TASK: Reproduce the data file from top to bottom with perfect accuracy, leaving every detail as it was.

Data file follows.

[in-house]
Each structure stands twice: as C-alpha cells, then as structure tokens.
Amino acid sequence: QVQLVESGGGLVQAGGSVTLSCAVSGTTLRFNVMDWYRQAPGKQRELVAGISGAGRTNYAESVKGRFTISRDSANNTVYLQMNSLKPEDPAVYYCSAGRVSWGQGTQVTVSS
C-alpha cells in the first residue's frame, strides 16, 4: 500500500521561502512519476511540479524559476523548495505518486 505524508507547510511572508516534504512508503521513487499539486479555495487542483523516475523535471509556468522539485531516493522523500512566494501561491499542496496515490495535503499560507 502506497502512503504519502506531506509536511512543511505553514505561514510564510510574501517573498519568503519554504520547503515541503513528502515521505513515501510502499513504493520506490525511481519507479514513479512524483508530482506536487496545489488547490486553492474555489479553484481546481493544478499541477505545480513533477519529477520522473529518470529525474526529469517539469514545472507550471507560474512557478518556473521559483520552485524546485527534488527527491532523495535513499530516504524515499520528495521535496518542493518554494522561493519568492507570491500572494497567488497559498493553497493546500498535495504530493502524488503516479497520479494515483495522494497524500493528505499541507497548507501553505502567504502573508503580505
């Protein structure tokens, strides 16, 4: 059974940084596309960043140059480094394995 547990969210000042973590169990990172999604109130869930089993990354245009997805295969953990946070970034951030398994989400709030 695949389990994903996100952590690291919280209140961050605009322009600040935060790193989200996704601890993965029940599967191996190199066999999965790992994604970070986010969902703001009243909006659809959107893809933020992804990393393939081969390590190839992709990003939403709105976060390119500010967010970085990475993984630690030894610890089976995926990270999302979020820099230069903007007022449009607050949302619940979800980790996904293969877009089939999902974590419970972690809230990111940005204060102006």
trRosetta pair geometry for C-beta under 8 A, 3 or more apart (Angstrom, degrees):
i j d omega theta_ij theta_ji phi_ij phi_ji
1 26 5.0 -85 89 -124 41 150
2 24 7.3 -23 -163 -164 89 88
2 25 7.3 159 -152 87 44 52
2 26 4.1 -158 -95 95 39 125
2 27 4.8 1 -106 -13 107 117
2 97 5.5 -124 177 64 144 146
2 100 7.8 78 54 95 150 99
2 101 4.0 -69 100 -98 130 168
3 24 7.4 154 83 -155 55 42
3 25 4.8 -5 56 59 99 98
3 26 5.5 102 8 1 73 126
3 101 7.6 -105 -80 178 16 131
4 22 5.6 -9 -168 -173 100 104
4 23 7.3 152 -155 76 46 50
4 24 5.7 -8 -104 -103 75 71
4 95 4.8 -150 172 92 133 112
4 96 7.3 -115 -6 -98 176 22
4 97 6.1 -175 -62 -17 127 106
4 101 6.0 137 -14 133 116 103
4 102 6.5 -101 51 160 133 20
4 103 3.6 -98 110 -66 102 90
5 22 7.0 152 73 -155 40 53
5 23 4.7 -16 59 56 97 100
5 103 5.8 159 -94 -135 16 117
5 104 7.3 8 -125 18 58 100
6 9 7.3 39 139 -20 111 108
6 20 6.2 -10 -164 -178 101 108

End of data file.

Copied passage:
[in-house]
Each structure stands twice: as C-alpha cells, then as structure tokens.
Amino acid sequence: QVQLVESGGGLVQAGGSVTLSCAVSGTTLRFNVMDWYRQAPGKQRELVAGISGAGRTNYAESVKGRFTISRDSANNTVYLQMNSLKPEDPAVYYCSAGRVSWGQGTQVTVSS
C-alpha cells in the first residue's frame, strides 16, 4: 500500500521561502512519476511540479524559476523548495505518486 505524508507547510511572508516534504512508503521513487499539486479555495487542483523516475523535471509556468522539485531516493522523500512566494501561491499542496496515490495535503499560507 502506497502512503504519502506531506509536511512543511505553514505561514510564510510574501517573498519568503519554504520547503515541503513528502515521505513515501510502499513504493520506490525511481519507479514513479512524483508530482506536487496545489488547490486553492474555489479553484481546481493544478499541477505545480513533477519529477520522473529518470529525474526529469517539469514545472507550471507560474512557478518556473521559483520552485524546485527534488527527491532523495535513499530516504524515499520528495521535496518542493518554494522561493519568492507570491500572494497567488497559498493553497493546500498535495504530493502524488503516479497520479494515483495522494497524500493528505499541507497548507501553505502567504502573508503580505
């Protein structure tokens, strides 16, 4: 059974940084596309960043140059480094394995 547990969210000042973590169990990172999604109130869930089993990354245009997805295969953990946070970034951030398994989400709030 695949389990994903996100952590690291919280209140961050605009322009600040935060790193989200996704601890993965029940599967191996190199066999999965790992994604970070986010969902703001009243909006659809959107893809933020992804990393393939081969390590190839992709990003939403709105976060390119500010967010970085990475993984630690030894610890089976995926990270999302979020820099230069903007007022449009607050949302619940979800980790996904293969877009089939999902974590419970972690809230990111940005204060102006």
trRosetta pair geometry for C-beta under 8 A, 3 or more apart (Angstrom, degrees):
i j d omega theta_ij theta_ji phi_ij phi_ji
1 26 5.0 -85 89 -124 41 150
2 24 7.3 -23 -163 -164 89 88
2 25 7.3 159 -152 87 44 52
2 26 4.1 -158 -95 95 39 125
2 27 4.8 1 -106 -13 107 117
2 97 5.5 -124 177 64 144 146
2 100 7.8 78 54 95 150 99
2 101 4.0 -69 100 -98 130 168
3 24 7.4 154 83 -155 55 42
3 25 4.8 -5 56 59 99 98
3 26 5.5 102 8 1 73 126
3 101 7.6 -105 -80 178 16 131
4 22 5.6 -9 -168 -173 100 104
4 23 7.3 152 -155 76 46 50
4 24 5.7 -8 -104 -103 75 71
4 95 4.8 -150 172 92 133 112
4 96 7.3 -115 -6 -98 176 22
4 97 6.1 -175 -62 -17 127 106
4 101 6.0 137 -14 133 116 103
4 102 6.5 -101 51 160 133 20
4 103 3.6 -98 110 -66 102 90
5 22 7.0 152 73 -155 40 53
5 23 4.7 -16 59 56 97 100
5 103 5.8 159 -94 -135 16 117
5 104 7.3 8 -125 18 58 100
6 9 7.3 39 139 -20 111 108
6 20 6.2 -10 -164 -178 101 108